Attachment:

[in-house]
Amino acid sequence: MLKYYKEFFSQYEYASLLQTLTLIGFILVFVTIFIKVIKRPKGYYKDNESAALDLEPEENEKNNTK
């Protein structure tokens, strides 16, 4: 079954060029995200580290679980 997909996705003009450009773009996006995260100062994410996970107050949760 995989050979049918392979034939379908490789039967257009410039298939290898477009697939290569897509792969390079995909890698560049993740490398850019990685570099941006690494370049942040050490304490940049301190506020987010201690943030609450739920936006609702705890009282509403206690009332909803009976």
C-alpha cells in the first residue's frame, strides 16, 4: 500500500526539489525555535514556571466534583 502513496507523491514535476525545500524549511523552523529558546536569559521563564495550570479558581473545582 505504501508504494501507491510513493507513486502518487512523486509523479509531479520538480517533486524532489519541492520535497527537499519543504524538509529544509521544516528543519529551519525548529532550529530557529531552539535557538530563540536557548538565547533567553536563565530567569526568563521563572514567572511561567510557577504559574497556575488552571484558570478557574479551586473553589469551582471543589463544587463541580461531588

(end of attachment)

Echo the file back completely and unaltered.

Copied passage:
[in-house]
Amino acid sequence: MLKYYKEFFSQYEYASLLQTLTLIGFILVFVTIFIKVIKRPKGYYKDNESAALDLEPEENEKNNTK
């Protein structure tokens, strides 16, 4: 079954060029995200580290679980 997909996705003009450009773009996006995260100062994410996970107050949760 995989050979049918392979034939379908490789039967257009410039298939290898477009697939290569897509792969390079995909890698560049993740490398850019990685570099941006690494370049942040050490304490940049301190506020987010201690943030609450739920936006609702705890009282509403206690009332909803009976």
C-alpha cells in the first residue's frame, strides 16, 4: 500500500526539489525555535514556571466534583 502513496507523491514535476525545500524549511523552523529558546536569559521563564495550570479558581473545582 505504501508504494501507491510513493507513486502518487512523486509523479509531479520538480517533486524532489519541492520535497527537499519543504524538509529544509521544516528543519529551519525548529532550529530557529531552539535557538530563540536557548538565547533567553536563565530567569526568563521563572514567572511561567510557577504559574497556575488552571484558570478557574479551586473553589469551582471543589463544587463541580461531588